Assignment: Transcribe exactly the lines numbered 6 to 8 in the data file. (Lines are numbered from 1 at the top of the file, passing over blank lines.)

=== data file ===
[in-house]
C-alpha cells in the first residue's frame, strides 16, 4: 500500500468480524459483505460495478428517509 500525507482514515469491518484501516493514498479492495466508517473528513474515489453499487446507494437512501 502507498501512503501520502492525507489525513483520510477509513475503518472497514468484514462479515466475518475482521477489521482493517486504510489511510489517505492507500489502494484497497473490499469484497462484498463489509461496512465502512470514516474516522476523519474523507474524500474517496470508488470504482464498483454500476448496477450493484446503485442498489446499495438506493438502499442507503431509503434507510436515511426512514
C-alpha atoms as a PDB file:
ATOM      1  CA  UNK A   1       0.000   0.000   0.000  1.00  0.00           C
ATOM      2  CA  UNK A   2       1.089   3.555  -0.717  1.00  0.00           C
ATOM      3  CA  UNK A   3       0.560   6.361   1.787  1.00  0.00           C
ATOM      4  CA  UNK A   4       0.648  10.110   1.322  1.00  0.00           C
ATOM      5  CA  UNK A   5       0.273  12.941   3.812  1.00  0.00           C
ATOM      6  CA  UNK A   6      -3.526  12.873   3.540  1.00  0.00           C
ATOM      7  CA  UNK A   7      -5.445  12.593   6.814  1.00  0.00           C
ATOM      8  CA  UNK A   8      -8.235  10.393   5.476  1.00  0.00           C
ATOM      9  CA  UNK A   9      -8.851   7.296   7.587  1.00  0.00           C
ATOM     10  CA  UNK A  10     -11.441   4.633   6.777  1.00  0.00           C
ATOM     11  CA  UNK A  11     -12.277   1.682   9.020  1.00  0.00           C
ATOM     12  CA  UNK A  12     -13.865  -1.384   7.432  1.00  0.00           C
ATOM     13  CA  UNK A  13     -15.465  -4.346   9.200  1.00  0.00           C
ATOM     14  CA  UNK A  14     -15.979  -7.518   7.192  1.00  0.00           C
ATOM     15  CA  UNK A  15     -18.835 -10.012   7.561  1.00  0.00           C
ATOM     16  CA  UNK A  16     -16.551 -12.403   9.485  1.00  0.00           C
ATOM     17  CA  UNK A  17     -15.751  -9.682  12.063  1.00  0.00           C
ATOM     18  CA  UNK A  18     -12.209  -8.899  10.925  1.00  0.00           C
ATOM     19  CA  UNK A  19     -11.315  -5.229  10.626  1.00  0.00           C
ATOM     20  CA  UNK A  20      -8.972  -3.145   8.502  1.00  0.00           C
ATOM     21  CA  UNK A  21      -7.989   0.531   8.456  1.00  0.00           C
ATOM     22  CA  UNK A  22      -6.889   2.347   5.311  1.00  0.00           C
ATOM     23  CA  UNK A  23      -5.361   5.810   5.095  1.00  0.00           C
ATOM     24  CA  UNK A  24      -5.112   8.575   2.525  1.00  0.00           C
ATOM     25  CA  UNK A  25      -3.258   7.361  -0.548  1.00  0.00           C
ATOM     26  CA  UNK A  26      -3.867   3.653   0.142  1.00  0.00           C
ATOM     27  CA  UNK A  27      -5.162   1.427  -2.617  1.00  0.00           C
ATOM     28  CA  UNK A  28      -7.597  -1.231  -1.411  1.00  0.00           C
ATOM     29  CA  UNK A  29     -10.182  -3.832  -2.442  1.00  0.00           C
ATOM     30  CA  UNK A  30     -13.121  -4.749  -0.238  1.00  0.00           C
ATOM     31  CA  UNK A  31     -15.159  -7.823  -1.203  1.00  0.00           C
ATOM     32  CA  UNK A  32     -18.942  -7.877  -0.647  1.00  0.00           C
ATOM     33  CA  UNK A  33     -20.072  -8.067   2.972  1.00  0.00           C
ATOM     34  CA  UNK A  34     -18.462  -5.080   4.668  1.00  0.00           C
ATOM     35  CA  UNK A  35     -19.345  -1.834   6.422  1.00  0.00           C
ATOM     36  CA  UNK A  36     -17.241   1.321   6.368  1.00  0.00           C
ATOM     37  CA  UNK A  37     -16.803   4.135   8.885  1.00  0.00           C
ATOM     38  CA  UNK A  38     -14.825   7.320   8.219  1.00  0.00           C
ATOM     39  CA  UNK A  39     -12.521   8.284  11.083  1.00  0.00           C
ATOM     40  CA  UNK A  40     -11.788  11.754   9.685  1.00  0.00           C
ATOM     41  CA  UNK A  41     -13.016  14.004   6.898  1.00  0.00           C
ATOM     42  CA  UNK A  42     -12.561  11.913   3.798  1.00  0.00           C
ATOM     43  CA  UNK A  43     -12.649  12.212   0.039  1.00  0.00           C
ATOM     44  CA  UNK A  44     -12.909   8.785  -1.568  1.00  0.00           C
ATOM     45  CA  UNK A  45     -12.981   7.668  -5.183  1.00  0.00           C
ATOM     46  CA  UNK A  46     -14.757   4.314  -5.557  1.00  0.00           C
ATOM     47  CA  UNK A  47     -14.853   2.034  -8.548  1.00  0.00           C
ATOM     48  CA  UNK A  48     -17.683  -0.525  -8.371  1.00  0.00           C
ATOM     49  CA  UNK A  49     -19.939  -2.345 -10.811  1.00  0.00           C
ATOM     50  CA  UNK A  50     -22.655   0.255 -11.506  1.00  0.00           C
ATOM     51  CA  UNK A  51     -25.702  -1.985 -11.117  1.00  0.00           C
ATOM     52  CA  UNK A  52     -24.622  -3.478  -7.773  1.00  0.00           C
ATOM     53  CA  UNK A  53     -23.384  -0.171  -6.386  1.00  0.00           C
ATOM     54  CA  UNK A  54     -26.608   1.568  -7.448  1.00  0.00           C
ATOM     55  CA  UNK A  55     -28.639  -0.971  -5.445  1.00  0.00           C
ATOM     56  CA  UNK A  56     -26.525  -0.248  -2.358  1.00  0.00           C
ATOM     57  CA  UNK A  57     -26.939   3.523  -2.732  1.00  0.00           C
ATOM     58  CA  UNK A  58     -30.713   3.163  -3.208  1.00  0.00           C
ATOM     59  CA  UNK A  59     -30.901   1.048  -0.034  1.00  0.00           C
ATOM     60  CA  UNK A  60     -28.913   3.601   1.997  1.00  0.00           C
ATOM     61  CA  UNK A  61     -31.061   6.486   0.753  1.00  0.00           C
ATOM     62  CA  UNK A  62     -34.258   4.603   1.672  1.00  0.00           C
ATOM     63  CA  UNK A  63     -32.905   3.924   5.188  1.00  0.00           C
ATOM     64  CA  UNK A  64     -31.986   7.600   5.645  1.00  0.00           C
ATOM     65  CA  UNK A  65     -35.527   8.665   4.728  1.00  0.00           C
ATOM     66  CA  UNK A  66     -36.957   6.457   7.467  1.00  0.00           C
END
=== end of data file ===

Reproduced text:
ATOM      3  CA  UNK A   3       0.560   6.361   1.787  1.00  0.00           C
ATOM      4  CA  UNK A   4       0.648  10.110   1.322  1.00  0.00           C
ATOM      5  CA  UNK A   5       0.273  12.941   3.812  1.00  0.00           C